ReThink Hong Kong is an ambitious two-day business conference taking place in Hong Kong this September that will explore and encourage meaningful partnerships, inspire organisational change and present solutions for a more sustainable economy, society and environment. Earth.Org spoke with ReThink founder, Chris Brown, about the event, the drive for sustainability in Hong Kong and how governments need to inspire consumer action.

The planet is facing unprecedented challenges due to unabated human activity. In order to give future generations a fighting chance of saving the planet, we need to prioritise collective change and shared responsibility through effective and meaningful collaboration. 

Earth.Org: How has COVID-19 Impacted the Organisation of the Event?

Chris Brown: Throughout February and March, things were very up in the air. We are very fortunate to have the partners that we do, who showed the commitment, support and flexibility that allowed us to find new dates in September. Of course, like everyone, we wish that COVID-19 hadn’t happened, but it’s opened up a new perspective for the event and we believe that we will have a more impactful event now; this pandemic shows that just as the effects of the virus are inescapable, so are those of the climate crisis. Unfortunately, there is a lack of comprehension of the severity of the climate crisis globally and in Hong Kong. A report by the Civic Exchange and World Resources Institute found that we need to cut emissions by 6.6% every year until 2050 to meet the Paris Agreement, which really puts a window on how bad the situation is. Their analysis highlights three key areas where Hong Kong has the greatest potential to reduce emissions, namely from improving electricity generation, making buildings more energy efficient and improving sustainability of transport. With the vast number of skyscrapers in Hong Kong and so much traffic on the road, it’s very clear that there is still a lot of work to do. 

However, despite these difficulties, we have still maintained our pledge of all delegate fees going to charity, as our commitment from the beginning has been to stage an impactful event while supporting our chosen NGOs (Feeding Hong Kong and Soap Cycling), which is all the more important in these difficult times. 

Regarding ReThink, we have one of the best speaker line-ups Hong Kong has seen, we have amazing support from our key stakeholders and all attendees are vetted and approved  so it will definitely be a purposeful event, with a delegate list that is authorised and empowered to drive change.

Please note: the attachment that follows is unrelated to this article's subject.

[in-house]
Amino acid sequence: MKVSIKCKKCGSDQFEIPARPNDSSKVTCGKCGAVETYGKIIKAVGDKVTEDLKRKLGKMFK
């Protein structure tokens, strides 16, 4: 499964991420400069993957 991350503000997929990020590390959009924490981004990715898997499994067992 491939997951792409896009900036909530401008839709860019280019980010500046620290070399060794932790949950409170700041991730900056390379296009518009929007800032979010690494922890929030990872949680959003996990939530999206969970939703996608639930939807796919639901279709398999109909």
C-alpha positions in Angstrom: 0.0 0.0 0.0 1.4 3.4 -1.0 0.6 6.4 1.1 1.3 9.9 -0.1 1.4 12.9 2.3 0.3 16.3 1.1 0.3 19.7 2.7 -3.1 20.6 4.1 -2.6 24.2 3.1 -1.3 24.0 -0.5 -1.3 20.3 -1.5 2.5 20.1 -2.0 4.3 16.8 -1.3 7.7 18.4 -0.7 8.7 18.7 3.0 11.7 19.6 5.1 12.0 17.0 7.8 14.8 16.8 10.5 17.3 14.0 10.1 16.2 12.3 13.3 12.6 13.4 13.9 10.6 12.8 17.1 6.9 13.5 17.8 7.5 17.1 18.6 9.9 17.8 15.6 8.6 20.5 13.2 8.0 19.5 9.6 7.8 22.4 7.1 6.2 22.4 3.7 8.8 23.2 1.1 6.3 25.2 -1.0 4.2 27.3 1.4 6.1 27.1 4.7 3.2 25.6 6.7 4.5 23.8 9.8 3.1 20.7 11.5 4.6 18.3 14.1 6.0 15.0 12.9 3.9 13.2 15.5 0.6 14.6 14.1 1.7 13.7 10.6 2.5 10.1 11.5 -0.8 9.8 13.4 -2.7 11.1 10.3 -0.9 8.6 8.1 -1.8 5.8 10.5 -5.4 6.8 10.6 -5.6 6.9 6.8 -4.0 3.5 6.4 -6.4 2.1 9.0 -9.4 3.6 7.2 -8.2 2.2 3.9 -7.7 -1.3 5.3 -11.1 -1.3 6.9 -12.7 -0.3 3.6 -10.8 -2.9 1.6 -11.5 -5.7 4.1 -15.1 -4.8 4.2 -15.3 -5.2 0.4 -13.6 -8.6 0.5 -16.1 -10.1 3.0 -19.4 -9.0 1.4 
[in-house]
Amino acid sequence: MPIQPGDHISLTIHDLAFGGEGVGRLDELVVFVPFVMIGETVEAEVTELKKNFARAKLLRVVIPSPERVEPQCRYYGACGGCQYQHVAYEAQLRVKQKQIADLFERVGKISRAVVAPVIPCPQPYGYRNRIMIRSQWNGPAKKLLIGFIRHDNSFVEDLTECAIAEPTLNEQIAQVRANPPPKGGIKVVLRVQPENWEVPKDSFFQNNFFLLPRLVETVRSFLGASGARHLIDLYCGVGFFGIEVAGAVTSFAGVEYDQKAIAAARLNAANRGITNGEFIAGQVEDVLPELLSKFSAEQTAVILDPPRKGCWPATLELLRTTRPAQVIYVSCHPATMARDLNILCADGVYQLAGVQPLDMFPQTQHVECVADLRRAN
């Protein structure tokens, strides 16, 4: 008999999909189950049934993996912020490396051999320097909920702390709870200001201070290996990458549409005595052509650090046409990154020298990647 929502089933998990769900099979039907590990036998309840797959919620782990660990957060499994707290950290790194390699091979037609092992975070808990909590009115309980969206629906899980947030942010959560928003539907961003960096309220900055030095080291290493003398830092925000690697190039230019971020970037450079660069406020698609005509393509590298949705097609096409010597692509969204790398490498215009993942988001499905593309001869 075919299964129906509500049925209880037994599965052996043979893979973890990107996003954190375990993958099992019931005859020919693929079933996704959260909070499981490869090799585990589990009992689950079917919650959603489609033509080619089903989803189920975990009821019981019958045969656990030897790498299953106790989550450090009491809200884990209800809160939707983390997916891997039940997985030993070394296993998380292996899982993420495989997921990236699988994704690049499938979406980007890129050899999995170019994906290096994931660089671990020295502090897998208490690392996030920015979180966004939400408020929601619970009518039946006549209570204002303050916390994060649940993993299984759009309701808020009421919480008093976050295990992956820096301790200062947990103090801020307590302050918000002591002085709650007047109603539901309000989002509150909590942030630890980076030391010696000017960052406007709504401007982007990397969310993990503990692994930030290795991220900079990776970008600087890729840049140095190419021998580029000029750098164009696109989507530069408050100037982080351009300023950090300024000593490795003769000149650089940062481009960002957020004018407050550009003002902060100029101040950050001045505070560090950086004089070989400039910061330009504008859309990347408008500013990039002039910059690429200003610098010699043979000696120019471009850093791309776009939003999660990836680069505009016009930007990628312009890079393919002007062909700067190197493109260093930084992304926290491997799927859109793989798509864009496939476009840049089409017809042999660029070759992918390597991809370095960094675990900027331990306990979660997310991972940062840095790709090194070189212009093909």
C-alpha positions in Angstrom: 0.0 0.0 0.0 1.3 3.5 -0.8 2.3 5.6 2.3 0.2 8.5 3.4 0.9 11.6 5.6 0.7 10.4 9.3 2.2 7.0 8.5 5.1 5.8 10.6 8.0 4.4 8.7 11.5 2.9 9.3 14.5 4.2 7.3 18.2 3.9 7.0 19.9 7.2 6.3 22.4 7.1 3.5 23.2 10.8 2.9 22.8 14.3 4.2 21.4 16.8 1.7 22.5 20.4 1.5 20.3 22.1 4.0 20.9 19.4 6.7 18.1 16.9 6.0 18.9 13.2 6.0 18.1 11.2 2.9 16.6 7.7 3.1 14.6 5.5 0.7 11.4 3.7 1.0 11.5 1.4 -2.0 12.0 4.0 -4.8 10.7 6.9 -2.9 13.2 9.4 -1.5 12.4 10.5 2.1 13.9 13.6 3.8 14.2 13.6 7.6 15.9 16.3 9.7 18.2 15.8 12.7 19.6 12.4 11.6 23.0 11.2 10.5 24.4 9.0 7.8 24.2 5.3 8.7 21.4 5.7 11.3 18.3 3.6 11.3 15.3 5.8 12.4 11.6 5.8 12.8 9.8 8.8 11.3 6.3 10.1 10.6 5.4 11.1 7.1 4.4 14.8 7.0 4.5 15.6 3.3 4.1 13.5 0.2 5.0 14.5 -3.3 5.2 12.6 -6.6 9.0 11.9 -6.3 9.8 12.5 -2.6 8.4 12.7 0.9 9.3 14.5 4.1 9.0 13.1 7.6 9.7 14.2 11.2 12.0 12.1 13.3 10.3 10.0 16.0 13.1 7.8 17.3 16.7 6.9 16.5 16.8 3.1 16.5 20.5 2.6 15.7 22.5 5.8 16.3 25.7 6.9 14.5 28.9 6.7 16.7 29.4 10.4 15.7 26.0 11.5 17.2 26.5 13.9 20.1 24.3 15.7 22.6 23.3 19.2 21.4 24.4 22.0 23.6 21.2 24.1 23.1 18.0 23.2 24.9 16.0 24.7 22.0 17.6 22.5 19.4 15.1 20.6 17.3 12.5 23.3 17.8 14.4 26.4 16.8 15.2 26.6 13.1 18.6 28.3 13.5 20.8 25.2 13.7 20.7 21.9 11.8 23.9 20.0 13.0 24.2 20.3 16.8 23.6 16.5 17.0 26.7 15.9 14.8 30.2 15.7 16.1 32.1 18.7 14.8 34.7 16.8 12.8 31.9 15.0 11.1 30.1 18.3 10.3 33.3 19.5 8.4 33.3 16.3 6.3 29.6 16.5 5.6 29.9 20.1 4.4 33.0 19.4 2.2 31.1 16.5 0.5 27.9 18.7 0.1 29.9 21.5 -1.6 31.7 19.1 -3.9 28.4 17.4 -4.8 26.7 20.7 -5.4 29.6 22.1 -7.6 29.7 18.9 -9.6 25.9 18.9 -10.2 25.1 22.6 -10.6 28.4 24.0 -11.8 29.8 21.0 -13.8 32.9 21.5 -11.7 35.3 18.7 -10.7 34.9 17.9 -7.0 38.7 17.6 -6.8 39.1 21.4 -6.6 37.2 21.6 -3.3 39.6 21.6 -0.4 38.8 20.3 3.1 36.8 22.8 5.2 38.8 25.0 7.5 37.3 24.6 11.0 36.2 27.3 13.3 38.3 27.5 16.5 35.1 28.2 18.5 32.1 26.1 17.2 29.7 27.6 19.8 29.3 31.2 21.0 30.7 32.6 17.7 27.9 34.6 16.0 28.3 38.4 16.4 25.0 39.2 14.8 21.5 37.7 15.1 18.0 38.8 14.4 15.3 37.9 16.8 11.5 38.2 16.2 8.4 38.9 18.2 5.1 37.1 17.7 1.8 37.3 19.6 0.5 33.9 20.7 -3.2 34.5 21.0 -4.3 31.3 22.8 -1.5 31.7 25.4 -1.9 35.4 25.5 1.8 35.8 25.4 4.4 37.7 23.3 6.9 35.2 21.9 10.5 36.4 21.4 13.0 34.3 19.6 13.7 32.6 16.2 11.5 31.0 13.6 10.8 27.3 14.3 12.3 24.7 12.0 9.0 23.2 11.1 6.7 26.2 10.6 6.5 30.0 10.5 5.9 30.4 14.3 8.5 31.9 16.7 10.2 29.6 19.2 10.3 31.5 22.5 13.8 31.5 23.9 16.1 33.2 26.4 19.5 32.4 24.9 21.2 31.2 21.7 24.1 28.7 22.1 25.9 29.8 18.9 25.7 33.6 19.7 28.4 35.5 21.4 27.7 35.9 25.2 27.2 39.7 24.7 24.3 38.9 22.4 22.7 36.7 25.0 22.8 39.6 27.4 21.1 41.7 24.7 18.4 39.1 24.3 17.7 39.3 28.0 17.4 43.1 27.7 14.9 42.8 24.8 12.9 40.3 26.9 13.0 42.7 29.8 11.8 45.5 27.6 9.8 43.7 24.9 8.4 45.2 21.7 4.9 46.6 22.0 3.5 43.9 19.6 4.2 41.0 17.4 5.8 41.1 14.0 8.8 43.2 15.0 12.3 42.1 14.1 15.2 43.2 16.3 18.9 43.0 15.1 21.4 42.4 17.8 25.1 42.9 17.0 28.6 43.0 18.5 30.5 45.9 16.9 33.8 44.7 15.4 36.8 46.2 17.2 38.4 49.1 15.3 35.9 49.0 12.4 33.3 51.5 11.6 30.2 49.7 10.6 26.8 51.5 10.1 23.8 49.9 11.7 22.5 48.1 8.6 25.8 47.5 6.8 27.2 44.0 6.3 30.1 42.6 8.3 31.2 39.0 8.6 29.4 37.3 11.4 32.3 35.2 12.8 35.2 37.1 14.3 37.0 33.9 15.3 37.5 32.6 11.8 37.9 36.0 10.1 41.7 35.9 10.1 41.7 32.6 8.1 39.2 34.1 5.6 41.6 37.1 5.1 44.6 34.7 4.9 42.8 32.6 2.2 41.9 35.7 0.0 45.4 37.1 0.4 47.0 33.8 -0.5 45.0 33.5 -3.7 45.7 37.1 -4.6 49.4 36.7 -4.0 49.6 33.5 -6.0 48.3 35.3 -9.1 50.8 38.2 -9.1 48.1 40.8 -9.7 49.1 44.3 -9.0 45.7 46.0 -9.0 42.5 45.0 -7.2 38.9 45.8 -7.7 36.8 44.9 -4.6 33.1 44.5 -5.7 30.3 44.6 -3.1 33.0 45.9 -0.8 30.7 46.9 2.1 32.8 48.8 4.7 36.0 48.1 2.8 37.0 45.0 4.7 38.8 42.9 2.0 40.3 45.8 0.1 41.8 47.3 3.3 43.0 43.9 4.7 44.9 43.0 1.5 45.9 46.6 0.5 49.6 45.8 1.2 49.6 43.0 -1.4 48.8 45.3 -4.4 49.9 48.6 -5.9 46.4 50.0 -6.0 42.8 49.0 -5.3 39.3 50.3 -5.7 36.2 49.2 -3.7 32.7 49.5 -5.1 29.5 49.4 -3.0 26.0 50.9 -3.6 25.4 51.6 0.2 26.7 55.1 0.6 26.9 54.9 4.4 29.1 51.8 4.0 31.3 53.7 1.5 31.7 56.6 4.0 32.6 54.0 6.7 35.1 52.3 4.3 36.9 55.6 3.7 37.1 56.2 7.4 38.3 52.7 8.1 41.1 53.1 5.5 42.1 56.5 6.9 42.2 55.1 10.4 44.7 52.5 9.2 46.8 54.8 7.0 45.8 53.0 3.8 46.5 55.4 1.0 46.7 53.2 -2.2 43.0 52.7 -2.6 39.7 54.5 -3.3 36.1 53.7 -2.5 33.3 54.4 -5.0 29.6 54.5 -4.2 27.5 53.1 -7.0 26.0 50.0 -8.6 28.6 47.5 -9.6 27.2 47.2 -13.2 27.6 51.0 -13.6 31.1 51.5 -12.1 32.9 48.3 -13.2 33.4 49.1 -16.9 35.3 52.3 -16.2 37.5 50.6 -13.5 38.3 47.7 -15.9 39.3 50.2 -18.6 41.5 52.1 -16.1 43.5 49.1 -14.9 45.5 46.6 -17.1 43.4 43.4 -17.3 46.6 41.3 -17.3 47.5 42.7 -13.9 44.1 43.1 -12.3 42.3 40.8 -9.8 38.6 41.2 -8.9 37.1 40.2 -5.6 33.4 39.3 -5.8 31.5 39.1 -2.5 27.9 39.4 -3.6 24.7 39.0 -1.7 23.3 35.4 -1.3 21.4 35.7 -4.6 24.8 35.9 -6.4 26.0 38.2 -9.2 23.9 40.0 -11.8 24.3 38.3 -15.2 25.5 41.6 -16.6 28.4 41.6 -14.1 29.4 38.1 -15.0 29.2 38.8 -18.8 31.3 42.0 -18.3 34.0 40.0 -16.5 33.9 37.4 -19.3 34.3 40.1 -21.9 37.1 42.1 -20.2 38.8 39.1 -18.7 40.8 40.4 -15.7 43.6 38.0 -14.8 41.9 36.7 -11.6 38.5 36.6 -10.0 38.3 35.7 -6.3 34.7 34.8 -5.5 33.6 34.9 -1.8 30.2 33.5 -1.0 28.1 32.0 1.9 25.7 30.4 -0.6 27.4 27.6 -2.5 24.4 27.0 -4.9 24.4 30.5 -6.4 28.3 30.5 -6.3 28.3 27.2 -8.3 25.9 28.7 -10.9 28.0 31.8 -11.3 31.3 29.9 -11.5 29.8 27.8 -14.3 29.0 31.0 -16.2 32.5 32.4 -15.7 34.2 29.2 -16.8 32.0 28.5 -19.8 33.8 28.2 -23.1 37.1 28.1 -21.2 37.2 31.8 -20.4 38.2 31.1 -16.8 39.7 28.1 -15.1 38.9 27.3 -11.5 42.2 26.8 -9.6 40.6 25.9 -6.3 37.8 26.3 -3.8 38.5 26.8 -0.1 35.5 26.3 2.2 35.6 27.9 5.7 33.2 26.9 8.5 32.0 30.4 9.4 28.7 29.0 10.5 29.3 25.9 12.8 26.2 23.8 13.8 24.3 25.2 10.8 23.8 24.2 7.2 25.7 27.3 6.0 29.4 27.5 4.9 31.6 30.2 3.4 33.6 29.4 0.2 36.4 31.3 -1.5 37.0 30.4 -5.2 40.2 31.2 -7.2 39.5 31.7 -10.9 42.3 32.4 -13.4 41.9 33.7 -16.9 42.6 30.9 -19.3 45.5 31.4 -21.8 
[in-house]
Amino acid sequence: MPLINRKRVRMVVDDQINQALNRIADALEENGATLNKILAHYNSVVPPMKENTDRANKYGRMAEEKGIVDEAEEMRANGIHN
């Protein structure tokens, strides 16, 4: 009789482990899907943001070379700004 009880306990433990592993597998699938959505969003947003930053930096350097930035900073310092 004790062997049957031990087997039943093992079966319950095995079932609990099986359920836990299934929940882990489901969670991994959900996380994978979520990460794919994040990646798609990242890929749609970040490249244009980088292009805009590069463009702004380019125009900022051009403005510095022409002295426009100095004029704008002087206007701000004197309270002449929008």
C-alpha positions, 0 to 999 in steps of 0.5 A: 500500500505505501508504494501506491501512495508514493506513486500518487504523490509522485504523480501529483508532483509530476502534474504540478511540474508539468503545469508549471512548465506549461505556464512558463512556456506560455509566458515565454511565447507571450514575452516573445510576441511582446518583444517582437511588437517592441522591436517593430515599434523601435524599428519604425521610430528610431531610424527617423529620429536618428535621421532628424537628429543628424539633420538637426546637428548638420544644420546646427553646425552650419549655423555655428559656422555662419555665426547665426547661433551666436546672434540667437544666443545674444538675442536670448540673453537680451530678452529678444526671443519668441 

The virus has resulted in a different event to the one we designed 18 months ago – the perspectives will be vastly different because all these businesses have gone through an extremely challenging time and they all have different experiences as to how they have adapted to the pandemic. It’s not a big jump to apply these transformations as a result of COVID-19 to the environmental and social changes that we are asking them to adopt as well.

You might also like: Investments in Offshore Wind Energy Skyrocket Despite COVID-19 Shock

What Attracted You to the Environmental Sphere in Hong Kong?

I am a sustainability enthusiast and when I was living in the UK, I had a garden with a composting heap and vegetable garden. The council was also really good at recycling so it was relatively easy to live a sustainable lifestyle which changed a lot when I moved to Hong Kong. It’s not impossible to be sustainable, it’s just extremely difficult. 

I did extensive analysis of sustainability events in Hong Kong (as planning high-value business events is my area of expertise) and what impact they were having. After a lot of consultations and research, where I went out and spoke to businesses about what sustainability means to them, I realised that this is an area lacking credibility in the city. I then decided to create an event that could add value to the existing dialogues by curating a programme that focuses on the ‘how’ not the ‘why’ and bringing together corporate and enterprise stakeholders that want to make a difference. ReThink is not about bringing the who’s who in sustainability, but about bringing in new organisations and making driving sustainable development attractive within your organisation. There are different ways of getting people excited about sustainability: you can show them the risks of standing still or you can show them the opportunities of adapting – the opportunity to run a better business, to engage with your community or to have a more positive impact across your value chain. My hope is that organisations want to change the way they operate as consumer behaviour changes and they’ll rather spend their money with companies who are demonstrating there is another way to operate.

I also hope that the government implements more stringent, and globally proven, regulation so that businesses have to change the way they operate. 

Do You Think That it’s the Government’s Mandate to Encourage Sustainability?

Absolutely. The news that the municipal charging waste scheme has been withdrawn after a decade of debate and negotiations shows that something is wrong. I think I am confident in saying that governments believe that businesses wouldn’t want to pay, but there are proven models around the world that show that businesses will pay if the model is right and effective. 

We could turn the waste problem in Hong Kong into an opportunity for the city to become a regional leader in recycling- there is no reason why the government cannot make the necessary investment into this. There is a saying that “waste is just a resource in the wrong place;” if we put the infrastructure in and provide businesses with incentives to opt in to these services, we can create a whole new economy in Hong Kong, one that creates jobs and provides revenue.